Exchange-Traded Notes (ETNs): Know What You Own

By admin
In November 27, 2019
On Blog

Clients should always understand what their adviser has placed into their portfolios, why the investments are being used, and what are the particular risks.  A recent Bloomberg report highlighted that Ken Fisher Investments has made a significant bet on Exchange-Traded Notes (ETNs) accounting for approximately $6.2 billion of the $22 billion of issued ETNs, and about 5% of the total assets that he manages for clients.

Its important to note that ETNs are significantly different instruments that Exchange Traded Funds (ETFs), even though ETNs and ETFs are sometimes lumped together and referred to to as “Exchange Traded Products” or (ETPs). With an ETF, holders own shares in a fund which directly hold the underlying securities, like stocks, or bonds.  Some ETFs have unique risks related to their underlying securities, but for sake of discussion here we are referring to “plain vanilla” ETFs that hold traditional assets like stocks and bonds.

ETNs, however, have a different structure and operate very differently than an ETF.  When an investor buys an ETN, they are purchasing an unsecured debt instrument of the issuer which is a unique risk from ETFs.   In addition, there is the market risk of the underlying index, liquidity risks, tracking error risk and others.  Some ETNs are leveraged,  inverse, and/or inverse leveraged products that contain certain holding period risks as well.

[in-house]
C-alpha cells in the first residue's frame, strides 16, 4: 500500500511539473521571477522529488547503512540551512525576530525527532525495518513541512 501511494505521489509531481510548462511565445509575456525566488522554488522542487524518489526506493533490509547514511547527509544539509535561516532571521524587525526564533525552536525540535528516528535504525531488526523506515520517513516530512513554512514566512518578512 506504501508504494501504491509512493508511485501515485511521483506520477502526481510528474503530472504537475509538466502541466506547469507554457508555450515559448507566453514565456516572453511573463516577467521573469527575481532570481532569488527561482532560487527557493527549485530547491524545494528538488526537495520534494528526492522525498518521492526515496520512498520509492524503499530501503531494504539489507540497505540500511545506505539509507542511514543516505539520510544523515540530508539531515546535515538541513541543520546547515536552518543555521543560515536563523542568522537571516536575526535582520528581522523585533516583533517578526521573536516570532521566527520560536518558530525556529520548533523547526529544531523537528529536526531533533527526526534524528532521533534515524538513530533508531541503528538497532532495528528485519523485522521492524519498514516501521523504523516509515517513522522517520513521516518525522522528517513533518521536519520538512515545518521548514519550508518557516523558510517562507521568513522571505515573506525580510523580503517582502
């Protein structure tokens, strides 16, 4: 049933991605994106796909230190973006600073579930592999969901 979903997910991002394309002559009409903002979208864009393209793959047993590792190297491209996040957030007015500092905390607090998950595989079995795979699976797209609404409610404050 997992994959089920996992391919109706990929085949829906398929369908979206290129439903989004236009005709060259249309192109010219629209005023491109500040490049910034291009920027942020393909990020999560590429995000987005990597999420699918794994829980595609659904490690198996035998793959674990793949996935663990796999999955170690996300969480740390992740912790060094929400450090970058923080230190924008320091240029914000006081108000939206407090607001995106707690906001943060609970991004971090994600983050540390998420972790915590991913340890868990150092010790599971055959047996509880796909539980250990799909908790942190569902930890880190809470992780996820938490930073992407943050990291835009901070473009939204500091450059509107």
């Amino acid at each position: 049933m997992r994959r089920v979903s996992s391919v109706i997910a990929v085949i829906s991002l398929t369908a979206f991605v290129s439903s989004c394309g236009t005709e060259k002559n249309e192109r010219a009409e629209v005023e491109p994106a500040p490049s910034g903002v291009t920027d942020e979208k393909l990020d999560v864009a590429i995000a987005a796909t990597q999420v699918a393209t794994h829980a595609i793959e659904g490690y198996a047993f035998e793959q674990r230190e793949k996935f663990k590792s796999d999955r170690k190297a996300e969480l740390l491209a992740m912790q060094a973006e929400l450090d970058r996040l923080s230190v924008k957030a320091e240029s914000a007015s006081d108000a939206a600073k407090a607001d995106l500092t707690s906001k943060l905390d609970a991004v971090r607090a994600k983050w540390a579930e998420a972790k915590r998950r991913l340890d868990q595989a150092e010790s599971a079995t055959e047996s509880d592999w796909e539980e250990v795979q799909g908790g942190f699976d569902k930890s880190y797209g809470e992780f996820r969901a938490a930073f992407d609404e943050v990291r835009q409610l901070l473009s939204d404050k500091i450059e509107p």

While we do not have an absolute policy that we will not include ETNs in our model strategies, we generally seek to avoid them in favor of other instruments, whenever possible.  This is not unusual- as ETNs comprise less than 1% of the ETP industry.  ETFs are the predominant vehicle in the majority of our models and most of our model strategies are comprised solely of ETFs.  As the ETF market becomes more mature and has a broader offering, its becoming easier to construct our asset allocations only with ETFs.  However, for some model strategies, particularly our Hedge Fund of Funds model, we utilized open-end mutual funds.  In other instances, we may add a closed-end fund when it fulfills an asset allocation need within a model.

For more on Ken Fisher’s use of ETNs, see